Local GOP All Talk, No Action

Hamilton County's newest Republican Party chairman must think voters have short memories or don't understand county government. Or both. On his blog last week, GOP Chairman Alex Triantafilou dusted

Hamilton County's newest Republican Party chairman must think voters have short memories or don't understand county government. Or both.

On his blog last week, GOP Chairman Alex Triantafilou dusted off tired old clich's to warn his fellow true believers that the Democrat-controlled Hamilton County Board of Commissioners was going to raise taxes sometime soon.

The cryptic, four-sentence blog entry offered no evidence. Instead, it merely stated, "County taxpayers better hold onto their wallets. There are two Democrats as county commissioners. We know how the Democrats love to raise your taxes. Wait and see."

It's true that Hamilton County is facing a $24.4 million shortfall in 2009, leaving commissioners with stark choices in coming months: Cut spending, raise taxes or use some combination of both. But Democratic commissioners David Pepper and Todd Portune — not to mention their sole Republican colleague, Pat DeWine — have said they have no intention of raising taxes, thus making cuts inevitable.

Hamilton County's newest Republican Party chairman must think voters have short memories or don't understand county government. Or both.

On his blog last week, GOP Chairman Alex Triantafilou dusted off tired old clich's to warn his fellow true believers that the Democrat-controlled Hamilton County Board of Commissioners was going to raise taxes sometime soon.

The cryptic, four-sentence blog entry offered no evidence. Instead, it merely stated, "County taxpayers better hold onto their wallets. ... There are two Democrats as county commissioners. We know how the Democrats love to raise your taxes. Wait and see."

It's true that Hamilton County is facing a $24.4 million shortfall in 2009, leaving commissioners with stark choices in coming months: Cut spending, raise taxes or use some combination of both. But Democratic commissioners David Pepper and Todd Portune — not to mention their sole Republican colleague, Pat DeWine — have said they have no intention of raising taxes, thus making cuts inevitable.

When it comes to taxes, it was Republicans — not Democrats — who pushed two of the last three sales tax increases proposed by elected officials in Hamilton County. The first, in 1996, was approved by voters and raised money to build new Reds and Bengals stadiums. An increase proposed in 2006 by Republican Phil Heimlich to build a new jail was defeated, as was a follow-up jail plan a year later. That one, while put forward by Pepper and Portune, was done at the urging of Sheriff Simon Leis, a longtime GOP heavyweight.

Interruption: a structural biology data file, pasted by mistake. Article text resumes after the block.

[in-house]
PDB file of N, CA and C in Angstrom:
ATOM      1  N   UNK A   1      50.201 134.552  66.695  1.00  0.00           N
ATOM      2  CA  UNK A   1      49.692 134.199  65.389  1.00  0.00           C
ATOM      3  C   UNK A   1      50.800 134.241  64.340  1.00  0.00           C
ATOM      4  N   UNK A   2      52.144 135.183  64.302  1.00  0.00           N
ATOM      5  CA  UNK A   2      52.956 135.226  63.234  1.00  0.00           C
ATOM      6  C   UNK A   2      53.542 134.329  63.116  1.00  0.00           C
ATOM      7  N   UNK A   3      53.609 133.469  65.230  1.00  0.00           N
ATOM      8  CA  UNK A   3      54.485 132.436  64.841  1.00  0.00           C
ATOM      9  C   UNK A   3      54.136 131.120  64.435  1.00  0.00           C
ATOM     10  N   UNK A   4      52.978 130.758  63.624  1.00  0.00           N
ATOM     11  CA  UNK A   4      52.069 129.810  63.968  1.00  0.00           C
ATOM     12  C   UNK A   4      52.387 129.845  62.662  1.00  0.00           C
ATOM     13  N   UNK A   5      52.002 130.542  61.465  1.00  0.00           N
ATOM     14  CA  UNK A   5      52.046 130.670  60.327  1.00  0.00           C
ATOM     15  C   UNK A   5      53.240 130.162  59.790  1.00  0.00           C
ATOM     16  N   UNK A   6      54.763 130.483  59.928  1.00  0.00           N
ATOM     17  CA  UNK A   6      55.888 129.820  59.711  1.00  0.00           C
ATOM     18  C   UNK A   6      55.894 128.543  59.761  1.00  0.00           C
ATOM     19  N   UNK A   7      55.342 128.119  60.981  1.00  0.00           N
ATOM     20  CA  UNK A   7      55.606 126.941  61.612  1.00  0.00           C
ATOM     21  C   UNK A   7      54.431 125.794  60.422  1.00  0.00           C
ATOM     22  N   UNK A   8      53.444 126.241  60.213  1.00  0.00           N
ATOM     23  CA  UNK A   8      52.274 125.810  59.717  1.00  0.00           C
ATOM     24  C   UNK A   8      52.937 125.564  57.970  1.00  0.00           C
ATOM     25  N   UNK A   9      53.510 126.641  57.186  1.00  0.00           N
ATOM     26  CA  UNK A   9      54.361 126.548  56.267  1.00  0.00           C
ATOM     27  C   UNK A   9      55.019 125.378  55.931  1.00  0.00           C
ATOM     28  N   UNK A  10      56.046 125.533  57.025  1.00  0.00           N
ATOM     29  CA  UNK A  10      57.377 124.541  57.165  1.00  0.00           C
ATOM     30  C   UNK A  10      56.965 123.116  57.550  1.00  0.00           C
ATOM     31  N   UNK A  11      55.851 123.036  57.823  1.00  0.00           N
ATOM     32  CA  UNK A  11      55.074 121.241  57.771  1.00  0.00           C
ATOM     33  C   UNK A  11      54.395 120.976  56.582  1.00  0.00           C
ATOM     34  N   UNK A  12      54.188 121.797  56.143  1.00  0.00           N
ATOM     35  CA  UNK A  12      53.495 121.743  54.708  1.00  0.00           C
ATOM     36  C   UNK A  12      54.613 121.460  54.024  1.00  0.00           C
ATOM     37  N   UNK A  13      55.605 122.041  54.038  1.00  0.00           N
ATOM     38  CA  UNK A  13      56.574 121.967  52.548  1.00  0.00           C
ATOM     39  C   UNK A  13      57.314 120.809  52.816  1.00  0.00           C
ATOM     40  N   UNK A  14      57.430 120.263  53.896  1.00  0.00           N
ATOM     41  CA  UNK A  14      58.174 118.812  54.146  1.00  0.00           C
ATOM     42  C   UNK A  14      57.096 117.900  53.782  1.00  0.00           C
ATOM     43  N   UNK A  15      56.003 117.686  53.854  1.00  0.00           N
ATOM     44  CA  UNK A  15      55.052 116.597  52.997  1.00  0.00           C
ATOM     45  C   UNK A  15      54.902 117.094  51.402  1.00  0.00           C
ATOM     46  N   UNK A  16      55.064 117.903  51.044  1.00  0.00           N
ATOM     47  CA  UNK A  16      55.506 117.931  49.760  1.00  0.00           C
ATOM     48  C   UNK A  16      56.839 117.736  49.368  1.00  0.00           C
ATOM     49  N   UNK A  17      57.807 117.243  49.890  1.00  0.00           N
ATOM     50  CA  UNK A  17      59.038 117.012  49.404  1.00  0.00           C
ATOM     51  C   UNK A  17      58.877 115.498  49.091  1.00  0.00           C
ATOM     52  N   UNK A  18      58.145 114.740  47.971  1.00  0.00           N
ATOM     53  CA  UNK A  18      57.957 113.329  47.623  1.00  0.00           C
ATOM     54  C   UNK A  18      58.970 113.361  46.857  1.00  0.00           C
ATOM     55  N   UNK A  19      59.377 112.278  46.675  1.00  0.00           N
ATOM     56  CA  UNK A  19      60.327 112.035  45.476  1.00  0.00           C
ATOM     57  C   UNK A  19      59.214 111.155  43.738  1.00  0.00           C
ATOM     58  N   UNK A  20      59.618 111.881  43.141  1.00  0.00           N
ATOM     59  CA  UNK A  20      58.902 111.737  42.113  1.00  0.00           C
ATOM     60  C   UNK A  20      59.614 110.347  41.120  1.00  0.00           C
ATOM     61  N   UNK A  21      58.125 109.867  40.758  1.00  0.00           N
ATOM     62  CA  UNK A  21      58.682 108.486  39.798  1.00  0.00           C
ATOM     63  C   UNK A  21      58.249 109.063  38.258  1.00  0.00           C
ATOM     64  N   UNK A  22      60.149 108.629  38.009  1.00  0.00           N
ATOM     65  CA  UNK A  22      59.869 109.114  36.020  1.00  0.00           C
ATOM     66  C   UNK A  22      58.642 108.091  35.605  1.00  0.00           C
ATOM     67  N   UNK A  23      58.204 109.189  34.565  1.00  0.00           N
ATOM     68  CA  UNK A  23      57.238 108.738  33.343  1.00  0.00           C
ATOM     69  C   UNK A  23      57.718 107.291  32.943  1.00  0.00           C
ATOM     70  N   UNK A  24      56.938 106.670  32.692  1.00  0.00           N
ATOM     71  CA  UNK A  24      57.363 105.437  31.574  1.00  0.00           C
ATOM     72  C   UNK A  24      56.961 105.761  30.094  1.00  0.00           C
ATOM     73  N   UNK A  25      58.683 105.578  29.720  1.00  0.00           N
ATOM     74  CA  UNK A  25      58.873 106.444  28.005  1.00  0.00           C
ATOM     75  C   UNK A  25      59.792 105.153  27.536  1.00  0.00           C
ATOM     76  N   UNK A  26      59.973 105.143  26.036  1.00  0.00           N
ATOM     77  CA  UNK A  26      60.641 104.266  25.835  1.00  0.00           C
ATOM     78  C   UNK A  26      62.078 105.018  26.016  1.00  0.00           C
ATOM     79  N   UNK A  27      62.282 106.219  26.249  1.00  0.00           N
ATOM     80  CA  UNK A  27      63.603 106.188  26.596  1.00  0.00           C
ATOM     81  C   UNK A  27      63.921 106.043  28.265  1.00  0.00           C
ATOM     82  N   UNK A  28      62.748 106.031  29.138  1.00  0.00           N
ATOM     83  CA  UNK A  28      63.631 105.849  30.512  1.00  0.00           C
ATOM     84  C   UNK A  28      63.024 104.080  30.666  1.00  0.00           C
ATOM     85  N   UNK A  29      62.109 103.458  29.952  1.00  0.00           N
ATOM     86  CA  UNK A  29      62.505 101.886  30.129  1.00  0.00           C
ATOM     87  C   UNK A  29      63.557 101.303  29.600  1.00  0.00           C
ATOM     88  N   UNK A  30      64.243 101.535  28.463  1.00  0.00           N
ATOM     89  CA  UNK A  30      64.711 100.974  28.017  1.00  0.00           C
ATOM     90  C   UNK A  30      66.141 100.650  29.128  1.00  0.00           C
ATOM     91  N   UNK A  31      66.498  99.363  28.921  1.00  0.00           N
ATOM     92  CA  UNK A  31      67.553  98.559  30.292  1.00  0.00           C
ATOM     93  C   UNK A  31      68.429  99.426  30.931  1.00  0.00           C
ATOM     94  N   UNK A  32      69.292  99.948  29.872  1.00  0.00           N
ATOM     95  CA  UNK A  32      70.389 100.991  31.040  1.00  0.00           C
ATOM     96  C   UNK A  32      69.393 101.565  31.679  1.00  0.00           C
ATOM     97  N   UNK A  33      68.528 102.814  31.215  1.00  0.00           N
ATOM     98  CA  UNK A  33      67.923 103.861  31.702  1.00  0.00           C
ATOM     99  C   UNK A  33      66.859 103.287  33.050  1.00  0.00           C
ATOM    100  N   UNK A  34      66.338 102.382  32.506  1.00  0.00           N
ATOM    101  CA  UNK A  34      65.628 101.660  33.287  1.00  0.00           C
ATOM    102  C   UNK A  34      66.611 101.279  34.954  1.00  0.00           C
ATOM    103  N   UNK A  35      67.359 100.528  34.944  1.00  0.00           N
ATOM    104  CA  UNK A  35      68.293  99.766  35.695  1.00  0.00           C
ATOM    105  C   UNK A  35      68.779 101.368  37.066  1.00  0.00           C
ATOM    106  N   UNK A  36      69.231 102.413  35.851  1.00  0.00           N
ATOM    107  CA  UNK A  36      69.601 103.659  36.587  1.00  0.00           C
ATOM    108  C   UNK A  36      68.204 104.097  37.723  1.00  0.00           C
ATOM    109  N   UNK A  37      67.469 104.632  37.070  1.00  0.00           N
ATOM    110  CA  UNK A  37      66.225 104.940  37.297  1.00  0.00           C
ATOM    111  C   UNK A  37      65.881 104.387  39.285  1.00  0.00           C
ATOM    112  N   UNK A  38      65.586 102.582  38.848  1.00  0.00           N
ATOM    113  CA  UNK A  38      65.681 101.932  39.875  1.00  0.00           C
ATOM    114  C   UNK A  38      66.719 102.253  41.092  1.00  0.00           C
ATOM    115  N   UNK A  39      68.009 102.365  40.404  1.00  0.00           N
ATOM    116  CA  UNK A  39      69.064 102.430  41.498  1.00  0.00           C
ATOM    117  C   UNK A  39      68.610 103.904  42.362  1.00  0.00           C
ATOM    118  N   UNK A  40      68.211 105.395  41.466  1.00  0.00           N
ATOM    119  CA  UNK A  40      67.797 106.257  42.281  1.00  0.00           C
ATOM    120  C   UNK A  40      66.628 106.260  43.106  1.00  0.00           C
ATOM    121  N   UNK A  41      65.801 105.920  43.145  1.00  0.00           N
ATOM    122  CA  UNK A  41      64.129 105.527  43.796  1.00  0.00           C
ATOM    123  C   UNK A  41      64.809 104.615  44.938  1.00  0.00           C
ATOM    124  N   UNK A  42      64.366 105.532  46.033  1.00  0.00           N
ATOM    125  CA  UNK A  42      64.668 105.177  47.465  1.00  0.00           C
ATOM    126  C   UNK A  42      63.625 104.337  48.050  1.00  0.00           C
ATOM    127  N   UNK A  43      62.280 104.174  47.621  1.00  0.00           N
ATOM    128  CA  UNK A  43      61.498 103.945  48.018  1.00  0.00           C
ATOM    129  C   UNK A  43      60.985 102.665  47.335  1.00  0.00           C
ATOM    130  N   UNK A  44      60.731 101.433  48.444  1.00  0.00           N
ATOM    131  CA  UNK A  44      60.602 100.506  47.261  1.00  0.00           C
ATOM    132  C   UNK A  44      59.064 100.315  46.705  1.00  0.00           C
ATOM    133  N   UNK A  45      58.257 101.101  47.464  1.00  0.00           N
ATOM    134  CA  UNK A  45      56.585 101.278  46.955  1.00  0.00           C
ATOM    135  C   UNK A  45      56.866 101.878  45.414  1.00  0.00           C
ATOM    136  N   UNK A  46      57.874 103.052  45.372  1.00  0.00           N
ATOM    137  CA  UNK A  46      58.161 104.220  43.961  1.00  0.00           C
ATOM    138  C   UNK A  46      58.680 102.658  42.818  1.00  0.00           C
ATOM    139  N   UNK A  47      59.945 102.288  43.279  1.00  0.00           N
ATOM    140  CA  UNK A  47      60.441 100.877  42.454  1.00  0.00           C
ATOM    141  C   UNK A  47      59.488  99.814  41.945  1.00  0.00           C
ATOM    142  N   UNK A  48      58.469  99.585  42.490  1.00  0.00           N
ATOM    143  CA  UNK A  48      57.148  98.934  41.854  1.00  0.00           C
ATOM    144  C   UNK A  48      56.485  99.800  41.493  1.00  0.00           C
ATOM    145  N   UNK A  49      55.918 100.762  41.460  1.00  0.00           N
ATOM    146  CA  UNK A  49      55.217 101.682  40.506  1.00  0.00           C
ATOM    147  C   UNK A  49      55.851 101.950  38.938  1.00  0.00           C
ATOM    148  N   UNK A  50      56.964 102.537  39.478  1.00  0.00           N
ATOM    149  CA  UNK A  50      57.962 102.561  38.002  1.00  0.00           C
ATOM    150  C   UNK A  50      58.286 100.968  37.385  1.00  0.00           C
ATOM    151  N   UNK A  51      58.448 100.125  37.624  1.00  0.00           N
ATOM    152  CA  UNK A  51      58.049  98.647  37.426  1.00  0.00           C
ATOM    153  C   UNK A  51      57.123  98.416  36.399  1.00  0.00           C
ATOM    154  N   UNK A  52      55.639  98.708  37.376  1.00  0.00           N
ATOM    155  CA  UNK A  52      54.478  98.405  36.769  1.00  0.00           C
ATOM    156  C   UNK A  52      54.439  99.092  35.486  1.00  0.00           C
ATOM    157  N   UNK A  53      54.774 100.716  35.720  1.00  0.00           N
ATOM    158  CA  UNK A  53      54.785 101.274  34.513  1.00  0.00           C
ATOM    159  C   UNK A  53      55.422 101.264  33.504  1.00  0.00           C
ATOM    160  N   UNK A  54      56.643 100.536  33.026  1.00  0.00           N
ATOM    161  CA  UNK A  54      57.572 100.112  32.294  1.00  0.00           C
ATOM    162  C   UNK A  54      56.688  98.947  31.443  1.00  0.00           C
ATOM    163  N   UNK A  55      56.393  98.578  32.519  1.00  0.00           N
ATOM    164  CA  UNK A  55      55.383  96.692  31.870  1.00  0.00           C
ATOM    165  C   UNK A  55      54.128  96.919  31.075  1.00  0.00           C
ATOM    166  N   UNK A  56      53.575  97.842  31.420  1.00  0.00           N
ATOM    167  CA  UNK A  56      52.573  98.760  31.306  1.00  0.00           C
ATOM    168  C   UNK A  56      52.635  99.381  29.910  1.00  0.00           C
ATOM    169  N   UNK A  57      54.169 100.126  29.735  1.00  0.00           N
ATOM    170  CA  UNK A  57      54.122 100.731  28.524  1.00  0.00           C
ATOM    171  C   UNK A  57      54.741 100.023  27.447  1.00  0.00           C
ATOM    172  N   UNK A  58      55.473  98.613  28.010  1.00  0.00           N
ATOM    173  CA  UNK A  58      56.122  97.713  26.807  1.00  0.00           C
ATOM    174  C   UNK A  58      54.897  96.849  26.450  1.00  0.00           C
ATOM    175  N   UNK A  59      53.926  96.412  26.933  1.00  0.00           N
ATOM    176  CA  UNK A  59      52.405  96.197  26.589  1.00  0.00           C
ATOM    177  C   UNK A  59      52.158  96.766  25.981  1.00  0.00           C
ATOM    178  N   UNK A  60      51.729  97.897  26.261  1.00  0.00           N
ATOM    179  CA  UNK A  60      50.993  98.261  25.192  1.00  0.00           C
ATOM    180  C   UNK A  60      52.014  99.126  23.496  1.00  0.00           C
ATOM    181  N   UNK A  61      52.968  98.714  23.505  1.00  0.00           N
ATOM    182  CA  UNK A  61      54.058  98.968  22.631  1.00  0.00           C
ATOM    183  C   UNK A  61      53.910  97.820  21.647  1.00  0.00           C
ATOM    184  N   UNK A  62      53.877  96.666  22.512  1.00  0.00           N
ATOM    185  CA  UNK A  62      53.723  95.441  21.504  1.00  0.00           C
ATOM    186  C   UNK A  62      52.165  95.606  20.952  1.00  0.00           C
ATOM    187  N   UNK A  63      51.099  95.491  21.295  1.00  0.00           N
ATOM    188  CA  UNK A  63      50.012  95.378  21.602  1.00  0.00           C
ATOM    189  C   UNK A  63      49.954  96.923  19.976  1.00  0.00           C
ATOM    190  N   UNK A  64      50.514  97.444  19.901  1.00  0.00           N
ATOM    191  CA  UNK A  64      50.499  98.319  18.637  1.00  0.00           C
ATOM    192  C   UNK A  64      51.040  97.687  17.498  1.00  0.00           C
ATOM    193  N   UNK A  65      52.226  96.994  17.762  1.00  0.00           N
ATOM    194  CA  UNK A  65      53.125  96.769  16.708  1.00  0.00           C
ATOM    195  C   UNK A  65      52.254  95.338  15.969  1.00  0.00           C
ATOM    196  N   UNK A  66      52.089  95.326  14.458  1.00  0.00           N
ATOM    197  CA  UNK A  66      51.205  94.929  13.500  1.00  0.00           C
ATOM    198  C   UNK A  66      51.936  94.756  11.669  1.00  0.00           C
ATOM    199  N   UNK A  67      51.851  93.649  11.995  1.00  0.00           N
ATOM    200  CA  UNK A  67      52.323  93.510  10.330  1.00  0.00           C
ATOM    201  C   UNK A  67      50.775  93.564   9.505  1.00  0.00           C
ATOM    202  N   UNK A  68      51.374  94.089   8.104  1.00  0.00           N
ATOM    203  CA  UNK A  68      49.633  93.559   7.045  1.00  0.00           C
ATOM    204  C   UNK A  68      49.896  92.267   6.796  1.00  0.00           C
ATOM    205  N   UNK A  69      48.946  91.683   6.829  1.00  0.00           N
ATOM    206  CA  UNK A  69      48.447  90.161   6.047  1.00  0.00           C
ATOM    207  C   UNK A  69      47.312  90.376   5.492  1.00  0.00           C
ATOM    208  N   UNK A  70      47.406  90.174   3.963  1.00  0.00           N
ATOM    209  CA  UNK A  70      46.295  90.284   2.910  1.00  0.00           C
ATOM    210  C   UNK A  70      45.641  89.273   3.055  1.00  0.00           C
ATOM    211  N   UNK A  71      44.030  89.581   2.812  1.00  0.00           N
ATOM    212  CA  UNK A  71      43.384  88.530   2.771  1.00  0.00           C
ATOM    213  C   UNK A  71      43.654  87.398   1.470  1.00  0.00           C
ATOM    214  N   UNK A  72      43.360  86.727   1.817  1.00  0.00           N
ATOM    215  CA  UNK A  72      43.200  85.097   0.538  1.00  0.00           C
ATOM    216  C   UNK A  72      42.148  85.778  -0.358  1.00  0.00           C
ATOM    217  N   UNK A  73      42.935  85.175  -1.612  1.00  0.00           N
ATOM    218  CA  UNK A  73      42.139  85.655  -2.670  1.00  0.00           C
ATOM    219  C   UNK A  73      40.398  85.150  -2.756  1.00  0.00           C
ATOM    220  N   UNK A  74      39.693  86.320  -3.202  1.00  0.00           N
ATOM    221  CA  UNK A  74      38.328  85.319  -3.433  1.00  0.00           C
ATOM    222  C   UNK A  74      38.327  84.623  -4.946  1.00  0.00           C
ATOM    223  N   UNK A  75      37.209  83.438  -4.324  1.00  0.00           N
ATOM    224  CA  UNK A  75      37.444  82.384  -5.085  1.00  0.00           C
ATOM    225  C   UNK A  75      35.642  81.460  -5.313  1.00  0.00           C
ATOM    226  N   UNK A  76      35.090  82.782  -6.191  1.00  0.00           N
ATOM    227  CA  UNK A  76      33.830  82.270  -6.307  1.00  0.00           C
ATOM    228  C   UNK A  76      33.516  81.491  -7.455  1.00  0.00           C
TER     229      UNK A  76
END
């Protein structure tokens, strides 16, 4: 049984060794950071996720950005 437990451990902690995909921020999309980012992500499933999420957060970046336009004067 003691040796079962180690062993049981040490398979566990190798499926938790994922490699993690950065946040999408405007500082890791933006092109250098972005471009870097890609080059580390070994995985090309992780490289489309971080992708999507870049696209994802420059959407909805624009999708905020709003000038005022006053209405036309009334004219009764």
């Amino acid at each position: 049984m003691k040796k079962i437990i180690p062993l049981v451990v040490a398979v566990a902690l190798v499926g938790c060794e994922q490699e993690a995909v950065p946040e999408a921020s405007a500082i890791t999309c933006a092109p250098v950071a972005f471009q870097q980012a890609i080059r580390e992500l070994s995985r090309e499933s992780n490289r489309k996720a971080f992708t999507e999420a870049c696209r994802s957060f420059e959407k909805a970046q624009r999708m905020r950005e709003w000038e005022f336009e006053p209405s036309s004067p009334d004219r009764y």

The local Republican Party endorsed all three tax proposals.

Let's remind ourselves of some other basic facts.

Until Portune was elected to his first term in 2000, not a single Democrat had served on the county commission since 1964. And until Pepper joined Portune by winning his first term in 2006, Democrats hadn't controlled the commission since a brief four-year period, from 1958 to 1962. For decades before and after, it's been strictly GOP.

In fact, no Democrat has been elected treasurer, recorder or engineer since 1936. A Republican has been prosecutor since 1932. Not counting Pepper and Portune, just four Democrats have been elected to county office in the past 35 years.

What's the Republican stranglehold on county offices given the public? Hamilton County has the second-highest property tax rate among Ohio's 88 counties.

Commissioners have few options when making cuts.

Of the county's $271.5 million general budget, commissioners directly control just more than $70 million. Offices run by independently elected Republican officials control the vast majority, nearly 74 percent. These include the sheriff ($75 million), judges ($70 million), the clerk of courts ($15 million), the prosecutor ($13 million), the recorder ($2.3 million) and the treasurer ($1.3 million).

Commissioners only have the powers explicitly given to them under state law. Unless those other county officials agree to cuts, they can sue the commissioners and get the money restored.

Hamilton County's budget crisis is caused by decades of bad policies that were shaped and pushed by Republicans. Now that tough choices are needed, Triantafilou is acting like a toddler caught by a parent standing over a broken cookie jar, pleading, "I didn't do it."

Given the chairman's dislike for new taxes, we expect a list of proposed cuts from the GOP's elected officials to flood the commissioners' mailboxes starting any day now.


Porkopolis TIP LINES: 513-665-4700 (ext. 147) or [email protected]

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